http://loumcgill.co.uk/open-learning-has-a-past/

Futurelols

And finally, futurology?

 

The final conference speaker was Ray Hammond, a futurologist. Ray spoke about many things and how they will affect us. He missed out one very important thing though.

 

The future is absolutely and most definitely OPEN!

 

 

It feels only right to finish on a song!

Heaps of free student study skills resources!


WOW! 

I was just pulling some resources together for project students to help them get started, and when I searched the web I found this fantastic webpage by Viv Sieber at the University of Surrey. It knocked me dead when I first saw it a few years back at a conference, and it has just knocked me dead again.

Link to Study Skills OER University of Surrey OPEN student skills portal built by Viv Sieber. (CLICK on the image to go and use! Or here is the URL http://libweb.surrey.ac.uk/library/skills/Learningskills.html )

This is a prime example of why universities and colleges SHOULD be using open educational resources (OER) – that is, openly licensed learning materials created by experts that we can all share. Imagine, there are over 100 universities in the UK, and each one this time of year, will be brushing up their learning materials to provide THE SAME introductory information to their new students, and in my case THE SAME “getting started with research” – type information for their project students. That has to be a waste of time and somebody’s money!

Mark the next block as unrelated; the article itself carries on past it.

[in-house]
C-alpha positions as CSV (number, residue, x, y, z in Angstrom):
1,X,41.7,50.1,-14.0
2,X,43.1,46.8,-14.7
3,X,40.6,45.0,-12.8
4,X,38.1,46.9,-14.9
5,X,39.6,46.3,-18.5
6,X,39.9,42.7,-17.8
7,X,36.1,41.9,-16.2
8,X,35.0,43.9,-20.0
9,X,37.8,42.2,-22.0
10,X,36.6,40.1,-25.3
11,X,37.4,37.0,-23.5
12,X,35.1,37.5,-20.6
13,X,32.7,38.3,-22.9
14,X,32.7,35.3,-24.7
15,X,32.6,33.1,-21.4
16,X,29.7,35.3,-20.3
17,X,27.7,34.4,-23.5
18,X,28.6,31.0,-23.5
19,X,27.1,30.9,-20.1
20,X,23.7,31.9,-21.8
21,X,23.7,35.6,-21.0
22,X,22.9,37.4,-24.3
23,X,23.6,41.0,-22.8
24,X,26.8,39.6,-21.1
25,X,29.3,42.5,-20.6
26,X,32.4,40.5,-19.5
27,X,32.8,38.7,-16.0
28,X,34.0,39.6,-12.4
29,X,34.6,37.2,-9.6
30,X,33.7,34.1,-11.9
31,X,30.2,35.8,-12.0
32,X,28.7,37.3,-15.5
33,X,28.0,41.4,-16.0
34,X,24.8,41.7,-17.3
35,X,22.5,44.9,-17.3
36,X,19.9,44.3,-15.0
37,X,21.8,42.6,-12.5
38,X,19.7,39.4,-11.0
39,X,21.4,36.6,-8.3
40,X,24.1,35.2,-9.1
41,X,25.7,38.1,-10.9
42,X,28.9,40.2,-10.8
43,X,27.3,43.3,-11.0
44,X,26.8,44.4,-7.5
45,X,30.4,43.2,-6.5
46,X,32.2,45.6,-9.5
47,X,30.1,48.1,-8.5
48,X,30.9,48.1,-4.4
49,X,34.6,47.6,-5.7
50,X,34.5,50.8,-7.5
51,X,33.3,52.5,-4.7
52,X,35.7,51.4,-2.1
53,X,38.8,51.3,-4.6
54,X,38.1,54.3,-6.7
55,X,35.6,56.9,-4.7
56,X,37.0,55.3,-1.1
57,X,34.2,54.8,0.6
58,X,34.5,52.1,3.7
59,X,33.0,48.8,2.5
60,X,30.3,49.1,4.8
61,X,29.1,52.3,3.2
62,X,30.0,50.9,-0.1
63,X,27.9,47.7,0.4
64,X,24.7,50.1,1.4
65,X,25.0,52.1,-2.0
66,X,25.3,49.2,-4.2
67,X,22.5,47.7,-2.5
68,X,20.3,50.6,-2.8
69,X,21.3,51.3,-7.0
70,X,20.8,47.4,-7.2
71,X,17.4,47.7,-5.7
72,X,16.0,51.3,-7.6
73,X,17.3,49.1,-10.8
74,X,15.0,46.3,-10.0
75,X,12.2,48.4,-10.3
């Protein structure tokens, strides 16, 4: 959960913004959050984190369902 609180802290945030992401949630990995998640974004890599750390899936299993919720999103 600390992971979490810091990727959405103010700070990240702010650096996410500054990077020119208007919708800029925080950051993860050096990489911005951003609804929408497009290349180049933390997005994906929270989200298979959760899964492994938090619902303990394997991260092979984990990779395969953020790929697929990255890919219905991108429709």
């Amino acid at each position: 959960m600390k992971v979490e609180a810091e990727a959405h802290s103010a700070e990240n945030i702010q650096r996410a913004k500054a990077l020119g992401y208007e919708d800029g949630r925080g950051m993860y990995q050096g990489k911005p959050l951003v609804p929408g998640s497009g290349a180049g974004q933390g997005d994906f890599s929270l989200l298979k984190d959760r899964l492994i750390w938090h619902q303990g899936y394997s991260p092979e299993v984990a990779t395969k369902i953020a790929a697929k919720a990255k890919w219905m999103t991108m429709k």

About the portal

As you click through the various areas you’ll be connected through to a number of UK universities or a number of open education collaborations that have arisen over the years. This means:

1) The materials (pictures, photographs, animations, video) will all have been copyright checked and openly licensed for your use.

2) All the materials are developed by experts within the UK higher education setting so will be of top quality and you can confidently use it. Remember students, if you ARE just finding information on the internet, you need to appraise the source to ensure it is good quality.

3) As a member of staff (academic, librarian, student support officer), this resource will save you time in preparing identical materials, or at least provide you with an open license so you may be able to repurpose some of it. Do look for the terms of the Creative Commons licenses being used.

But will it be relevant to me, at my university?

On the whole YES! Whenever I use this resource I struggle to find something that I think won’t work for my students. For example, definitions of academic offences and use of referencing systems will be identical between universities, although the REGULATIONS behind them might be different. The IT skills resources all seem to be for the most up-to-date software versions. Things like CV tips and interview skills are all pretty generic.

A big round of applause for the  University of Surrey for compiling and sharing this excellent resource.